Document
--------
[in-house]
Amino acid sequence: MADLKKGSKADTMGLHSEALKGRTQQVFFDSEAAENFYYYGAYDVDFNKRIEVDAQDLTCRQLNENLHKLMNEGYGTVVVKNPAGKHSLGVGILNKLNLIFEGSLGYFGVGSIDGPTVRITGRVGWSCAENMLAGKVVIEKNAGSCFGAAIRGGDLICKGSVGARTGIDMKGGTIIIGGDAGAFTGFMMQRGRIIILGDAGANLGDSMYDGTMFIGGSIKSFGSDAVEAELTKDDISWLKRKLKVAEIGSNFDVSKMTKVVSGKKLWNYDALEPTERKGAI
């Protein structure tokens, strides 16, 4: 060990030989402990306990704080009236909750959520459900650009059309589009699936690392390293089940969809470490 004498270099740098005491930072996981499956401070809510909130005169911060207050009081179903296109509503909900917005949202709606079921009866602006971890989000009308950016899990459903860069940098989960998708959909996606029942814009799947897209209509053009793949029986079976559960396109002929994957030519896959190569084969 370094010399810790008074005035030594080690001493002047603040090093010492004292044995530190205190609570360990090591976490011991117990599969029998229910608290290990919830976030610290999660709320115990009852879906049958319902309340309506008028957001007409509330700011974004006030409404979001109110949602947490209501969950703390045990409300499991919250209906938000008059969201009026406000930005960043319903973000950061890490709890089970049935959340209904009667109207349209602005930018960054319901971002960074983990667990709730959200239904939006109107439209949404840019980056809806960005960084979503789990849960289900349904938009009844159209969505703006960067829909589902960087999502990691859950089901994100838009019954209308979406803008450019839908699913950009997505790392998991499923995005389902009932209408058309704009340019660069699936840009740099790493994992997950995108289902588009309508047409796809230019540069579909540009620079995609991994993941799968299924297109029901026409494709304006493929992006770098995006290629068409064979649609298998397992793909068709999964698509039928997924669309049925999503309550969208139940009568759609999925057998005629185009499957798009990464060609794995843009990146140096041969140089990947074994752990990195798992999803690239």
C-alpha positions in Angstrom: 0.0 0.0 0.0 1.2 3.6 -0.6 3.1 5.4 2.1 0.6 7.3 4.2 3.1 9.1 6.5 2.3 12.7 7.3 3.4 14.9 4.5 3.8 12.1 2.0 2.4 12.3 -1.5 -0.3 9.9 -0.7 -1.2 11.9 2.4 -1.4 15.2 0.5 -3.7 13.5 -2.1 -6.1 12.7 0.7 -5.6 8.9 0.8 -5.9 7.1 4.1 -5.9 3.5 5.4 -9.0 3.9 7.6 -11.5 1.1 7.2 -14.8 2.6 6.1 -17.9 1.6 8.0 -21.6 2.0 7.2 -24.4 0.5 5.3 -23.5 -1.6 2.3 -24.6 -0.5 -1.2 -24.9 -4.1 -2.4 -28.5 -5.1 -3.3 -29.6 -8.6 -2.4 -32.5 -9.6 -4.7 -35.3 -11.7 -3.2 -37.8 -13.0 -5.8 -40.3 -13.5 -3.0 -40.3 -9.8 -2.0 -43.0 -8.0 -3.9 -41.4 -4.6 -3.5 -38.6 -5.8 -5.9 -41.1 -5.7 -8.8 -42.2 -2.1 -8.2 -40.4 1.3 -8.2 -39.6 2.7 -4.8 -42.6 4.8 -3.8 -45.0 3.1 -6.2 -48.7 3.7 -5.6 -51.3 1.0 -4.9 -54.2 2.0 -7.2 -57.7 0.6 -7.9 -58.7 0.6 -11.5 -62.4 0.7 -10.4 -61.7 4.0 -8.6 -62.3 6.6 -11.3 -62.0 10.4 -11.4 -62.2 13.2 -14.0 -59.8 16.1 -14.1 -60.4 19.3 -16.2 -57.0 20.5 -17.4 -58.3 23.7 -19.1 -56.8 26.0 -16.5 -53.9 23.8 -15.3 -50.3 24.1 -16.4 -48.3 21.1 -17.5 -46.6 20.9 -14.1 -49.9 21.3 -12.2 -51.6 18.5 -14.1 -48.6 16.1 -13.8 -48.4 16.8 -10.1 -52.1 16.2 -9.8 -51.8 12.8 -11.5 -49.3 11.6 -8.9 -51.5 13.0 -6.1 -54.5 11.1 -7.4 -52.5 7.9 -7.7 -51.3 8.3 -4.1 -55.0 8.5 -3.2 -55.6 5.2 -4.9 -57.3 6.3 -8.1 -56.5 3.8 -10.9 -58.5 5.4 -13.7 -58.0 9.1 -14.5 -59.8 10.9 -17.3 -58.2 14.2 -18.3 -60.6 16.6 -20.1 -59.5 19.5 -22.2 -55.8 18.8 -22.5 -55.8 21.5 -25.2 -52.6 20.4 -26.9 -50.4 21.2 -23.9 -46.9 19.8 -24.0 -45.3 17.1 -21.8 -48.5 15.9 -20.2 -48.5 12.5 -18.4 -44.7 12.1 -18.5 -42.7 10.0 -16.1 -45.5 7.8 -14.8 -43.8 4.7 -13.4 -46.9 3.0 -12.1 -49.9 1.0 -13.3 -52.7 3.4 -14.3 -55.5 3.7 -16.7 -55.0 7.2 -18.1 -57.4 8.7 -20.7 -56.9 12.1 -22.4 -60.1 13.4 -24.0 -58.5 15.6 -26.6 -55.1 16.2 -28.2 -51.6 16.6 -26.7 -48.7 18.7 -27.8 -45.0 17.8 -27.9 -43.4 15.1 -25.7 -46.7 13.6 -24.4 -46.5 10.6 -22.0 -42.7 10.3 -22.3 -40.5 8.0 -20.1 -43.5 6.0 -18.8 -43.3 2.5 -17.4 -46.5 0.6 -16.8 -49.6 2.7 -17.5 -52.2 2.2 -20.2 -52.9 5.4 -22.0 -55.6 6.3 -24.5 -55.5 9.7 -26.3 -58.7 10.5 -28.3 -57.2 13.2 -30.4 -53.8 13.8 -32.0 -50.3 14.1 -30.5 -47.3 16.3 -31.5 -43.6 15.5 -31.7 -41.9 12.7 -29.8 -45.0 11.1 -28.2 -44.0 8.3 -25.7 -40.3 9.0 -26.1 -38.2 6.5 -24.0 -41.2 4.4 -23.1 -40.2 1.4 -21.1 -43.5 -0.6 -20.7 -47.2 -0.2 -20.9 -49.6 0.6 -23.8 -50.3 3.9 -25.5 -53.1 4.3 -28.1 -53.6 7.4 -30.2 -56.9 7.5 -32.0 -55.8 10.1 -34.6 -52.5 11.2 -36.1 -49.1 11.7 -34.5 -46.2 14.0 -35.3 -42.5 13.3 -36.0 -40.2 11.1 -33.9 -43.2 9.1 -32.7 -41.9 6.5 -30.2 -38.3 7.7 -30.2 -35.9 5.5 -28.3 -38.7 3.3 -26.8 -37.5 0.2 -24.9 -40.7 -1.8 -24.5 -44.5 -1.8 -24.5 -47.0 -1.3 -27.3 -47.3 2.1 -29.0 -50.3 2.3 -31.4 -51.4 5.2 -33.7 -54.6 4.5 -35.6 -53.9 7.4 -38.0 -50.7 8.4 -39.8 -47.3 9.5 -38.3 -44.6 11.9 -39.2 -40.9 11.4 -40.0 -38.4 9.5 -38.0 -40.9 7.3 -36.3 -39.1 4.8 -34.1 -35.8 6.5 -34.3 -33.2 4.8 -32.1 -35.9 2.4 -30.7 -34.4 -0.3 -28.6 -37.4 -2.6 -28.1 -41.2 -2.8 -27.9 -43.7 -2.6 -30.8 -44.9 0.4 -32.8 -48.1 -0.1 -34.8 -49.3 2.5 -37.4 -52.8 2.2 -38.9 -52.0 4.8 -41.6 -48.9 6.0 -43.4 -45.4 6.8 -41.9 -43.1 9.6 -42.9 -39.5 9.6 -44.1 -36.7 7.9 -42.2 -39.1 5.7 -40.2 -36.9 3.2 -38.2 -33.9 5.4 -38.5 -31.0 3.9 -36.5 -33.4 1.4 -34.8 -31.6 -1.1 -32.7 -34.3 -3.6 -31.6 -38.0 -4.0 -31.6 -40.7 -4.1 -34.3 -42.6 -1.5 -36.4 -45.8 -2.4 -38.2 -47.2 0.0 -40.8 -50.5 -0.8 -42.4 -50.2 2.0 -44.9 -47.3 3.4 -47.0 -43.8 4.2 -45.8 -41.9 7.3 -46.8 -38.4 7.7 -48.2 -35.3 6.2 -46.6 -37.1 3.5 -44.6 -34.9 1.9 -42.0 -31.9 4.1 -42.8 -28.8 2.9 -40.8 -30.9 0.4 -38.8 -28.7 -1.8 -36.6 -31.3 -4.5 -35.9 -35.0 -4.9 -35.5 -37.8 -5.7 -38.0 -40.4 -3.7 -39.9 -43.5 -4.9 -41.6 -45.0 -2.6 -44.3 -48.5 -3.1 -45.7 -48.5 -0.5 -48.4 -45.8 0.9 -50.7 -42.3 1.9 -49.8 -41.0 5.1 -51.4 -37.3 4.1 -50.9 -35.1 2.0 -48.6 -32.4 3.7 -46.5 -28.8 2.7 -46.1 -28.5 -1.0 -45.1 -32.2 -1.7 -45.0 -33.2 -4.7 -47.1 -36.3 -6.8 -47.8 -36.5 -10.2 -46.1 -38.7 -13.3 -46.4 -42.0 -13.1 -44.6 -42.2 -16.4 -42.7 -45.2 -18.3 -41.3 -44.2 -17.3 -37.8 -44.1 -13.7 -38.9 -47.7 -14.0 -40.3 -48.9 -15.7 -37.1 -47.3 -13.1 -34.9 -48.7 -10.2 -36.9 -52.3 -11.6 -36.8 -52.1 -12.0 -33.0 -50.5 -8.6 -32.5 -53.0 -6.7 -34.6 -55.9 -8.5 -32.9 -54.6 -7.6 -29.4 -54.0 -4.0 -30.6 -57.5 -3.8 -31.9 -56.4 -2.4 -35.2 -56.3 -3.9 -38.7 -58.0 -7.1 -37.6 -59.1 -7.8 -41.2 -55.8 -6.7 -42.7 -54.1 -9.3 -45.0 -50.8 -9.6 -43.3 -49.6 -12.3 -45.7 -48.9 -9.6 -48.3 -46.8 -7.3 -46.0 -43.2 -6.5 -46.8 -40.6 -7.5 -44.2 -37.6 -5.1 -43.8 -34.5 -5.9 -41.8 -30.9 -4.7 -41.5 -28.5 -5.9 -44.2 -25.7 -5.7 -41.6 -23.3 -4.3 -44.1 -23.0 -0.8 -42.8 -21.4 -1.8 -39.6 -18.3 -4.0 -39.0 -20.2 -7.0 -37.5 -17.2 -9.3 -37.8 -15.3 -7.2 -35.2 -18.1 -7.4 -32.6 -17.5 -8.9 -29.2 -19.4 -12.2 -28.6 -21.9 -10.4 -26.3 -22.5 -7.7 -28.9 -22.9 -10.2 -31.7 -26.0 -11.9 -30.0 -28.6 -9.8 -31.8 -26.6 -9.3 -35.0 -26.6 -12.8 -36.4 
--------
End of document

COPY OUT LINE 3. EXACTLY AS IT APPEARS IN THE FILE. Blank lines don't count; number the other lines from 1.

């Protein structure tokens, strides 16, 4: 060990030989402990306990704080009236909750959520459900650009059309589009699936690392390293089940969809470490 004498270099740098005491930072996981499956401070809510909130005169911060207050009081179903296109509503909900917005949202709606079921009866602006971890989000009308950016899990459903860069940098989960998708959909996606029942814009799947897209209509053009793949029986079976559960396109002929994957030519896959190569084969 370094010399810790008074005035030594080690001493002047603040090093010492004292044995530190205190609570360990090591976490011991117990599969029998229910608290290990919830976030610290999660709320115990009852879906049958319902309340309506008028957001007409509330700011974004006030409404979001109110949602947490209501969950703390045990409300499991919250209906938000008059969201009026406000930005960043319903973000950061890490709890089970049935959340209904009667109207349209602005930018960054319901971002960074983990667990709730959200239904939006109107439209949404840019980056809806960005960084979503789990849960289900349904938009009844159209969505703006960067829909589902960087999502990691859950089901994100838009019954209308979406803008450019839908699913950009997505790392998991499923995005389902009932209408058309704009340019660069699936840009740099790493994992997950995108289902588009309508047409796809230019540069579909540009620079995609991994993941799968299924297109029901026409494709304006493929992006770098995006290629068409064979649609298998397992793909068709999964698509039928997924669309049925999503309550969208139940009568759609999925057998005629185009499957798009990464060609794995843009990146140096041969140089990947074994752990990195798992999803690239």